Gotong Royong


Had the privilege of bringing this author around the Gardens. We exchanged books that we wrote and of course she got the shorter end of the deal.

My, this was one of those books you don’t want to finish so fast, so as I was reading it, I kept eyeing the remaining pages with anguish that it wasn’t many times thicker. Do books come with different speeds? Why did I read the 236 pages in such a short time? It was such an enjoyable book, like kachang that once you started eating is very hard to stop.

I was transported in time to a kampung in Potong Pasir set in the 1960’s mainly where the author lived and grew up as a child. Little things like how her mum cooked nasi lemak and how she described the smells but yet could not have the satisfaction of eating it because it was meant to be sold off as a means to make ends meet really gave the book the “dramatic arc” the author had mentioned about writing to me.

You also get a glimpse of the political history of Singapore as the stories and struggles of kampung life she writes weave the kampung peoples’ lives with Singapore’s independence and how aspects of their lives are affected by the riots, konfrontasi, elections and separation from Malaya. Tan Howe Liang’s sporting achievements are featured especially in the last chapter “The Lion must learn to roar again, 1965”.

Not only did I appreciate water running from taps, books that litter my home and flushing toilets after reading her book but the greatest take-away from the book was mostly about soul, the kampung spirit, friendship where no one is afraid or inhibited to lend a hand or to share in burdens and joy. The paperback is light in the hands but you can feel its weight in its words and stories.


Sungei Buloh in December – great time to go!

One of the nicest time to be in Sungei Buloh is in December.  This December is no exception but it has been extra nice as the weather has become mild yet cool.  The star attraction, of course, are the migratory birds.  Its fun looking at them, taking pictures and listening to their calls.  Sungei Buloh is well equipped with posters, guidebooks and drawings that you can almost learn what you see without a guide.  But you need to be patient.  The bird hide is such a lovely place to sit and stare at wildlife; especially at this time of the year when it is cool.


Here are some egrets and storks (Milky stork perhaps).  The white in front of the brown and green is just so lovely to look at.


Some nice waders (they look like the Common Greenshank)  See this guide from the Sungei Buloh Nature Reserve website to differentiate the waders.

I thought my kids would be interested in the waders but the Malayan monitor lizards were more exciting for them.  These lazy lounging lizards are easily encountered along the trails and even at the entrance of the reserve.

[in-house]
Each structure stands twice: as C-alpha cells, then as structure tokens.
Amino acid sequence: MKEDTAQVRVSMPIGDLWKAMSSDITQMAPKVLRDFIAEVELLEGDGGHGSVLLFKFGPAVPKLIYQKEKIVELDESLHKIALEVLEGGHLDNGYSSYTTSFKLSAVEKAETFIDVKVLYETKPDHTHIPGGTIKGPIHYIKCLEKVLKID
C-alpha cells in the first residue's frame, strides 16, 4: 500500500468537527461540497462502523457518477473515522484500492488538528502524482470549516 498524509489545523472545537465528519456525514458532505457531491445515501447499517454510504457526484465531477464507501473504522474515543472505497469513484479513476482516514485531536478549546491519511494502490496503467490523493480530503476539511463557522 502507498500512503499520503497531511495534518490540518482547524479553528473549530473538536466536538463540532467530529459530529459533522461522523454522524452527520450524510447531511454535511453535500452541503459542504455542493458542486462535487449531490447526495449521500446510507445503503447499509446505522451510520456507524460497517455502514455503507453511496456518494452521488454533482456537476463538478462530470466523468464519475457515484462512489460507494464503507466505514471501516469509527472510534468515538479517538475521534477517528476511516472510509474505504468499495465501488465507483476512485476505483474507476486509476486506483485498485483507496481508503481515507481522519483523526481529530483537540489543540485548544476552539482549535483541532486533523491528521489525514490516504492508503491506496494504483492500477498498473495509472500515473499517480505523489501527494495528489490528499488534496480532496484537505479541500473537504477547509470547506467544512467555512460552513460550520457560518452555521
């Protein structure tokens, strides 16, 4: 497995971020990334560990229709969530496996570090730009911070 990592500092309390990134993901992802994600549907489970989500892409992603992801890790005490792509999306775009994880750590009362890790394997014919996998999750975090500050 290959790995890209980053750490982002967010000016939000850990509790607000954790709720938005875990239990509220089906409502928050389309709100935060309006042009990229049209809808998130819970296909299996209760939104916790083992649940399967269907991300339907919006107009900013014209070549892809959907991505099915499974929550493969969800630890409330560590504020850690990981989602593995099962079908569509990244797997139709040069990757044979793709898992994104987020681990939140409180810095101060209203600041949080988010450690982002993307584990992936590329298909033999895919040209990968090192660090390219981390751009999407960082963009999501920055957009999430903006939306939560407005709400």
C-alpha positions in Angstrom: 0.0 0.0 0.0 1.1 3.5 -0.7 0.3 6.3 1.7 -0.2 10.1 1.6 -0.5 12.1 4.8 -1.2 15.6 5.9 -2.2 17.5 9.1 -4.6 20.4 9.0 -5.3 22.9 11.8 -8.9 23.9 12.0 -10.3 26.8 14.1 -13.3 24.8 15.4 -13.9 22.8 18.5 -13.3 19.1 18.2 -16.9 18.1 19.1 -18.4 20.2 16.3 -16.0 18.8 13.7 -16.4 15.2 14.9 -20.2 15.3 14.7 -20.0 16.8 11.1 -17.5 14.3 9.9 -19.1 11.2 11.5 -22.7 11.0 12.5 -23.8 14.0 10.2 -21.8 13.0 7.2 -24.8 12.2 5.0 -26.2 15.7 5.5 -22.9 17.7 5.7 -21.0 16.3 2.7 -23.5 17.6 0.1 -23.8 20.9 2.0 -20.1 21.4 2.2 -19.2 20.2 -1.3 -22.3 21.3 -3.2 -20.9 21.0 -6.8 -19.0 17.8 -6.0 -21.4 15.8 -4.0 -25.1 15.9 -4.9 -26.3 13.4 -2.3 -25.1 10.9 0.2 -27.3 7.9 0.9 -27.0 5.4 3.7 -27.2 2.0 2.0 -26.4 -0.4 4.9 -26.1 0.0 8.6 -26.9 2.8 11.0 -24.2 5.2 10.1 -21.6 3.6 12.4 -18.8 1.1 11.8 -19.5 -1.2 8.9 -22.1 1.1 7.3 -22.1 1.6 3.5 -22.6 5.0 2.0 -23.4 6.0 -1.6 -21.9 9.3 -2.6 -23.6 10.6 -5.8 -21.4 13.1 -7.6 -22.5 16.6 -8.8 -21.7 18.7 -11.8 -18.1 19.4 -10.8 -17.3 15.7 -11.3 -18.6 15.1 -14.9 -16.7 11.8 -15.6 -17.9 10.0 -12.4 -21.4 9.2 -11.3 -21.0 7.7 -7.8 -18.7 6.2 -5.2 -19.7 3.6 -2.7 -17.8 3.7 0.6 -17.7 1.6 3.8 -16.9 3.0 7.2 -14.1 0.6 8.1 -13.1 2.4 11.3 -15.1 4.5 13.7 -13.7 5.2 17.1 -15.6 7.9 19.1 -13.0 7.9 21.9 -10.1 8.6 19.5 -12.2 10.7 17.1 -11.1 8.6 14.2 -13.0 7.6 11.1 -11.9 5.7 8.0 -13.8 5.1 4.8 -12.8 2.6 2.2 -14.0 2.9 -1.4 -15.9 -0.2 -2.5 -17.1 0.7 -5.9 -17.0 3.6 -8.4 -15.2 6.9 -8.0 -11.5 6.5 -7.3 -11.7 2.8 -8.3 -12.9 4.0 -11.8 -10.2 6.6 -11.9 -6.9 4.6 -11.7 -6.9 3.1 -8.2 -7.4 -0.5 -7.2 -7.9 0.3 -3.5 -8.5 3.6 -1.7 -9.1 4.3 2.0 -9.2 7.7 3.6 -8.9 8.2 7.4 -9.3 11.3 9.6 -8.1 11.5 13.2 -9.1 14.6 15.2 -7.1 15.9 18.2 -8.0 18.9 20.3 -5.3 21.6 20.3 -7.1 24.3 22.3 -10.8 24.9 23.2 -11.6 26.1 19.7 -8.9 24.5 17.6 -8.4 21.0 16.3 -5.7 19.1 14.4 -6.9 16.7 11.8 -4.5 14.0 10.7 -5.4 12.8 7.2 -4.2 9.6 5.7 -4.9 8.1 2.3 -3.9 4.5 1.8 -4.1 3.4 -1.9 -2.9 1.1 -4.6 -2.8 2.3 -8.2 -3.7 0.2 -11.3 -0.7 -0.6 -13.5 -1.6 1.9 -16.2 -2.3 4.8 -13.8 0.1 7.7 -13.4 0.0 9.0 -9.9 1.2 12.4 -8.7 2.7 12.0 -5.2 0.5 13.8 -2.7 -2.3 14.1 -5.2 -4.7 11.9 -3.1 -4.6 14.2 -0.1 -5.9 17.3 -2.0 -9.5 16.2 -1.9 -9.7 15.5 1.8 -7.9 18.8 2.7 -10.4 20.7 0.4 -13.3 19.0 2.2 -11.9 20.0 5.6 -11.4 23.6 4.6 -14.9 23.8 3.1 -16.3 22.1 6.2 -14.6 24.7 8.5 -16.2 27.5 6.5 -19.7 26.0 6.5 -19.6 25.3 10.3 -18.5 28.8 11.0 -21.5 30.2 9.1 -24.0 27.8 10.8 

They spot another one sliding – what an adventure!  Will these monitor lizards eat them up, they wonder.  Matt forgets that he wants to go to eat ice-cream.


“I have got my eye on you…” thought the largish lizard.  The size of this makes everyone think its a crocodile.  Nice.


A feeling of excitement as the kids circumnavigate the reptilian threat.


These lizards aren’t sleepy all they time. When they manage to rouse, they can engage in fights among themselves, clawing each others’ back in the process.


This is the first time I see the Cymbidium flowering.  What a lovely wild orchid, unaltered from hybridization by man.  It looks naturally beautiful.


This is an Orb Web spider.  This one is almost 4-5 cm long from head to the end of the abdomen.



Above it are probably males or they might just be spiders hanging out on the web for scraps of food.  Its always a nice thing to tell kids that the males become snacks for the female spiders after they kiss.


The flowers hang down but the fruits face up.  Its interesting to note that the Simpoh Ayer turns its stalk after the fruit is ripe.  All the better for the pollen to fall on the bee and the fruits to be visible to birds I guess.


It starts to rain but what a good time to get a coffee at the cafe that overlooks the pond.  Buy fish food for a dollar and get the pesky kids out of your hair for the moment.  Matt sticks out his hand to feel the pitter patter of the rain drops.  I used to do that when I was a kid, these days I just rather drink a coffee and stare into the rain.




The rain stops and we get ready to leave.  By the pond is a Sonneratia alba tree. (you can tell which species it is of three species from this excellent website).  Apparently, the flowers of the Sonneratia attract the bats that pollinate the durian flowers.  So more Sonneratia more durian!  Also, this particular Sonneratia is the host trees for fireflies in Malaysia (Not sure if there are any at Sg Buloh though).  More of this wonderful tree from Ria Tan’s work.  Anyway, this tree with its persistent red stigma made me feel more Christmasy then the whole Orchard road waste of electricity light up.




A salak palm, once thought to be lost to Singapore…


This is Salacca affinis. It was thought to be extinct but I accidentally stumbled onto it while taking pictures of rattans. This local salak is a relative of the scaly buah salak that is eaten.